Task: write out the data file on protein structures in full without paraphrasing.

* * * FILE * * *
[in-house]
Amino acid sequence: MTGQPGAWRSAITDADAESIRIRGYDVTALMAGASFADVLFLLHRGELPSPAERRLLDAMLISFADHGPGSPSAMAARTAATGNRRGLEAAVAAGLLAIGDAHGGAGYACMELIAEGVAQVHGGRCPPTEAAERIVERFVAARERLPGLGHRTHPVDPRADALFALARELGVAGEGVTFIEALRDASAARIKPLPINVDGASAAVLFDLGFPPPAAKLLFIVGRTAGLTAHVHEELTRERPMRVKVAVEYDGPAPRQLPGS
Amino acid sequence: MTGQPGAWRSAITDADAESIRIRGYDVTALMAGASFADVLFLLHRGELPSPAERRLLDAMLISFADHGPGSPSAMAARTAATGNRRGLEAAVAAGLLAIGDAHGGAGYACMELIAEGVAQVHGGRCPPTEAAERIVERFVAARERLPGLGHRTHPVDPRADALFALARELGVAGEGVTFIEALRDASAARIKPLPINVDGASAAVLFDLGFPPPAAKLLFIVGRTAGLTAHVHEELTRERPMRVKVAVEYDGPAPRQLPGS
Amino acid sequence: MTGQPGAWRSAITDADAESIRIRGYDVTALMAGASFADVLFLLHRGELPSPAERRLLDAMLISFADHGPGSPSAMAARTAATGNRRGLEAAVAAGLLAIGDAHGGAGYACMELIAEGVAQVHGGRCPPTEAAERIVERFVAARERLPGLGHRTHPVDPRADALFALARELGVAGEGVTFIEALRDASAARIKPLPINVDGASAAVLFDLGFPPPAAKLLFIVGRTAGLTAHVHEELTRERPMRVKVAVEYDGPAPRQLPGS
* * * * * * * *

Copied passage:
[in-house]
Amino acid sequence: MTGQPGAWRSAITDADAESIRIRGYDVTALMAGASFADVLFLLHRGELPSPAERRLLDAMLISFADHGPGSPSAMAARTAATGNRRGLEAAVAAGLLAIGDAHGGAGYACMELIAEGVAQVHGGRCPPTEAAERIVERFVAARERLPGLGHRTHPVDPRADALFALARELGVAGEGVTFIEALRDASAARIKPLPINVDGASAAVLFDLGFPPPAAKLLFIVGRTAGLTAHVHEELTRERPMRVKVAVEYDGPAPRQLPGS
Amino acid sequence: MTGQPGAWRSAITDADAESIRIRGYDVTALMAGASFADVLFLLHRGELPSPAERRLLDAMLISFADHGPGSPSAMAARTAATGNRRGLEAAVAAGLLAIGDAHGGAGYACMELIAEGVAQVHGGRCPPTEAAERIVERFVAARERLPGLGHRTHPVDPRADALFALARELGVAGEGVTFIEALRDASAARIKPLPINVDGASAAVLFDLGFPPPAAKLLFIVGRTAGLTAHVHEELTRERPMRVKVAVEYDGPAPRQLPGS
Amino acid sequence: MTGQPGAWRSAITDADAESIRIRGYDVTALMAGASFADVLFLLHRGELPSPAERRLLDAMLISFADHGPGSPSAMAARTAATGNRRGLEAAVAAGLLAIGDAHGGAGYACMELIAEGVAQVHGGRCPPTEAAERIVERFVAARERLPGLGHRTHPVDPRADALFALARELGVAGEGVTFIEALRDASAARIKPLPINVDGASAAVLFDLGFPPPAAKLLFIVGRTAGLTAHVHEELTRERPMRVKVAVEYDGPAPRQLPGS